Scheduling Spontaneity

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Can you call it “spontaneity” if you schedule it?

During our conversation about work-life balance, a colleague asked if my life had room for spontaneity—for doing something completely unplanned or jettisoning a scheduled activity in favor of something else.

Most definitely it does. Priorities shift sometimes, requiring me to forego something I’d scheduled in favor of something else. I’d call that spontaneous—although not always in the “fun” sense of the term. Further, I actively ensure I have completely unfettered time on my calendar at least once a week.

Yes, that means I schedule spontaneity. I schedule relaxing.

Because if I don’t, it won’t happen.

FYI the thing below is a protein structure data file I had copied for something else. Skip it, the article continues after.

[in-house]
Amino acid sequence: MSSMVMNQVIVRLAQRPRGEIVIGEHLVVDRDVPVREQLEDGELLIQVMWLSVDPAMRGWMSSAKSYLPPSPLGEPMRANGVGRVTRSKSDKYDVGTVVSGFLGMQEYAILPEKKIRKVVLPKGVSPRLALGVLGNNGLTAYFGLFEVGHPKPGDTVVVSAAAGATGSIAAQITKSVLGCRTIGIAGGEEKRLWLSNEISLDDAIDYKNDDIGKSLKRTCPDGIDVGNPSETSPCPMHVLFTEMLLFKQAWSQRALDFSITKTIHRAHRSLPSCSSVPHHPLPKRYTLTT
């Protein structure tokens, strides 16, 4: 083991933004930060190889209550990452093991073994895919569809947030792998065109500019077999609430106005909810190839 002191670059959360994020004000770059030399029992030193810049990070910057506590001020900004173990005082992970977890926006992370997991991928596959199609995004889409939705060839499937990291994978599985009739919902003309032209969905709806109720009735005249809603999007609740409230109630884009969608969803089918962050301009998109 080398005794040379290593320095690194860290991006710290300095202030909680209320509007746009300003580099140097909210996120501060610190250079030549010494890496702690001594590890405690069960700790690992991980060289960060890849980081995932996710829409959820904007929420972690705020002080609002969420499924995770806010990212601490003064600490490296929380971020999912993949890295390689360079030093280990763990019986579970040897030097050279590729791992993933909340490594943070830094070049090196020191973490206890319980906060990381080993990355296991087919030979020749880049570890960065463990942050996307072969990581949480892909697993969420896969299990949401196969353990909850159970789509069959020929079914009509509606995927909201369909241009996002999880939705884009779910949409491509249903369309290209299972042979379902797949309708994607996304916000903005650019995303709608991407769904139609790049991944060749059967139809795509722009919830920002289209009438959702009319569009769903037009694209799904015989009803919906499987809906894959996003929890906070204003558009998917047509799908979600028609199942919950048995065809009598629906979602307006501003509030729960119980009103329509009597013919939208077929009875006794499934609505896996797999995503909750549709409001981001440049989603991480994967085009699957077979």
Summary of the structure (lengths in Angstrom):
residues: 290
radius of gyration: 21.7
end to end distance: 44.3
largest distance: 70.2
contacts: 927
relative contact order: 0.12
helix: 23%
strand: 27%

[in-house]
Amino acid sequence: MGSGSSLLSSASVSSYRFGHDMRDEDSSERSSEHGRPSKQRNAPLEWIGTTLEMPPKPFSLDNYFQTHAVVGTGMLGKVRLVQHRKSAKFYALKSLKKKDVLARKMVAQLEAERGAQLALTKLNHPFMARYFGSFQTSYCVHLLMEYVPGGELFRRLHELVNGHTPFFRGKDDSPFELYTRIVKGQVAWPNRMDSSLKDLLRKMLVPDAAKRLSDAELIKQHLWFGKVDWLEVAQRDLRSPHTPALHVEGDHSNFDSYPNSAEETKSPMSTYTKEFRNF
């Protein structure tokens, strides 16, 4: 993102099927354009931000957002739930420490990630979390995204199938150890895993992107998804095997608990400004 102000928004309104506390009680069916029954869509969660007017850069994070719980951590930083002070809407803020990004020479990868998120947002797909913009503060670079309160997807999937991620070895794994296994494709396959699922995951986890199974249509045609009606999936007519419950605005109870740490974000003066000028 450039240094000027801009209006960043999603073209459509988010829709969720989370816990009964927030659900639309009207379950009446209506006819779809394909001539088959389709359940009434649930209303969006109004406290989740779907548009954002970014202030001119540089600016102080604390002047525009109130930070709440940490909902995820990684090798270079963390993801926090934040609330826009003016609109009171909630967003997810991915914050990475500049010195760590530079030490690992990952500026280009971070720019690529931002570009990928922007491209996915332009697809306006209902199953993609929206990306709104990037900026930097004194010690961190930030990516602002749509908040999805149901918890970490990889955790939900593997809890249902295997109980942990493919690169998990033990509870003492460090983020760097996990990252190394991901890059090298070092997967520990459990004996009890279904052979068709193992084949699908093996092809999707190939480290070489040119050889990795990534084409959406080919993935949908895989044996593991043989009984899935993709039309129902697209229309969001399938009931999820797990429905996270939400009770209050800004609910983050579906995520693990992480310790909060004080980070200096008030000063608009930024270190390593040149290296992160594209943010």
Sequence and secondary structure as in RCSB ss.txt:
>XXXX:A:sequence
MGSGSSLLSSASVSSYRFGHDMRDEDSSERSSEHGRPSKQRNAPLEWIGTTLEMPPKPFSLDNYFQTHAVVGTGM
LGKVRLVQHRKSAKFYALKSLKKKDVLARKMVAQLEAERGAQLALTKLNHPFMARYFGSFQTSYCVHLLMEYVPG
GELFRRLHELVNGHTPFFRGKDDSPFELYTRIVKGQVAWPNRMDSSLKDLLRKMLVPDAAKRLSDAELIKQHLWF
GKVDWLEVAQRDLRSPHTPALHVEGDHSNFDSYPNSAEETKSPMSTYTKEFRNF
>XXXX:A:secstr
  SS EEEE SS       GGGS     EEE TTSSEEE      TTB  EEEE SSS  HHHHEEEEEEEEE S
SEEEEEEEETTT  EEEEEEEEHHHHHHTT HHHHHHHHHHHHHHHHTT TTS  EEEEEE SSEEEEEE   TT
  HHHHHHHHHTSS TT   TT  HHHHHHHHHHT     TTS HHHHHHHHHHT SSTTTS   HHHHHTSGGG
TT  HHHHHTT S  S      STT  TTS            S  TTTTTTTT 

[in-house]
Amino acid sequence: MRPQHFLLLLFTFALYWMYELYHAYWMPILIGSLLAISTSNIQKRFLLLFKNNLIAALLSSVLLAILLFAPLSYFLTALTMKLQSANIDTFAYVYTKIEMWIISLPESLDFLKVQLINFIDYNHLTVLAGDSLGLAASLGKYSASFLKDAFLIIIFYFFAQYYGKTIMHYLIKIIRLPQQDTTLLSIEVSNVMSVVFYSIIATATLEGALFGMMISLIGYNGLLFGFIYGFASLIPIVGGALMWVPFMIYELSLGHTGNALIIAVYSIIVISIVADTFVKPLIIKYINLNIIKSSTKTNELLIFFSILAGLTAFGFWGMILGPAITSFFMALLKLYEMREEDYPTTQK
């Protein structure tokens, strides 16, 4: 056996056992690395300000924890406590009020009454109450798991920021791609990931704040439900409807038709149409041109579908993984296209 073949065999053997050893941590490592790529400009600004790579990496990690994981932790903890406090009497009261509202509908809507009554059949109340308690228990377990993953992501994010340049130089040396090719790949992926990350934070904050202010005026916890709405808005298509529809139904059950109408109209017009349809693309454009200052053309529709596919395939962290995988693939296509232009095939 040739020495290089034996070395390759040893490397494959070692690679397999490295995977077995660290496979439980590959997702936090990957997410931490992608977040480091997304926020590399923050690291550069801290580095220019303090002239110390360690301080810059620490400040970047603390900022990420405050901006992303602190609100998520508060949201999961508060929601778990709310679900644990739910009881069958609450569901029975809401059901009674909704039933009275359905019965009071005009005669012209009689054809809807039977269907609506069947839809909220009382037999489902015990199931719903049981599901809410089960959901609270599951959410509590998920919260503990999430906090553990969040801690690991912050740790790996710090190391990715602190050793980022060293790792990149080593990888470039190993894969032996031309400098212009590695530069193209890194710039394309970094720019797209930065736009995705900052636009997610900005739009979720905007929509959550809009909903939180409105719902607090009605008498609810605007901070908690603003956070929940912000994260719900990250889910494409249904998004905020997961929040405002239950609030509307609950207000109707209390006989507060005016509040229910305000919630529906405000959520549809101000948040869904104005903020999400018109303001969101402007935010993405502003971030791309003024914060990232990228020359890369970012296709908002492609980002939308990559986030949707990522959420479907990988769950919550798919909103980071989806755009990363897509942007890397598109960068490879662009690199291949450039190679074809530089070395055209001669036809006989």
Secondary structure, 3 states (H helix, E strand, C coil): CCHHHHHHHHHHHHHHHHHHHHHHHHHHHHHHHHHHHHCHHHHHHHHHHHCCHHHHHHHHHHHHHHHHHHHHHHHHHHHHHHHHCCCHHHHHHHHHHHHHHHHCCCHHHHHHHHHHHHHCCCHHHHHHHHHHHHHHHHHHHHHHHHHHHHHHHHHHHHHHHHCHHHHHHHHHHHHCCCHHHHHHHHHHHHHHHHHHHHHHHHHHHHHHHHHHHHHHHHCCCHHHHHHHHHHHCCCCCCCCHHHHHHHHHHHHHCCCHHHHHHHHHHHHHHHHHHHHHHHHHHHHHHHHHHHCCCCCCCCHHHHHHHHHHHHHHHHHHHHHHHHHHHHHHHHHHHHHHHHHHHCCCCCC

Worse, when it did happen, I’d feel a slight anxiety that I’d foregone critical things—chores, errands, work, even playing with my dog or checking in with a friend or family member—for frivolity or disorganization. The time would feel purposeless. Wasted.

Yet spontaneity has deep purpose. Play keeps us vital. Downtime decreases stress. Without it, we wither. “Free time” has as much importance as all the other critical must-do life requirements, from buying groceries to washing the car to paying the bills. Even brushing your teeth.

Each week, I plan spontaneous time—blocking at least five hours on my calendar to do nothing scheduled other than the nothing I’ve scheduled. When something comes up that could interfere with the scheduled nothing, I remember the reasons I’ve blocked the time and the importance of maintaining it. Spontaneity ties to my goals. It keeps me healthy.

Do you plan for spontaneity? Do you practice spontaneity?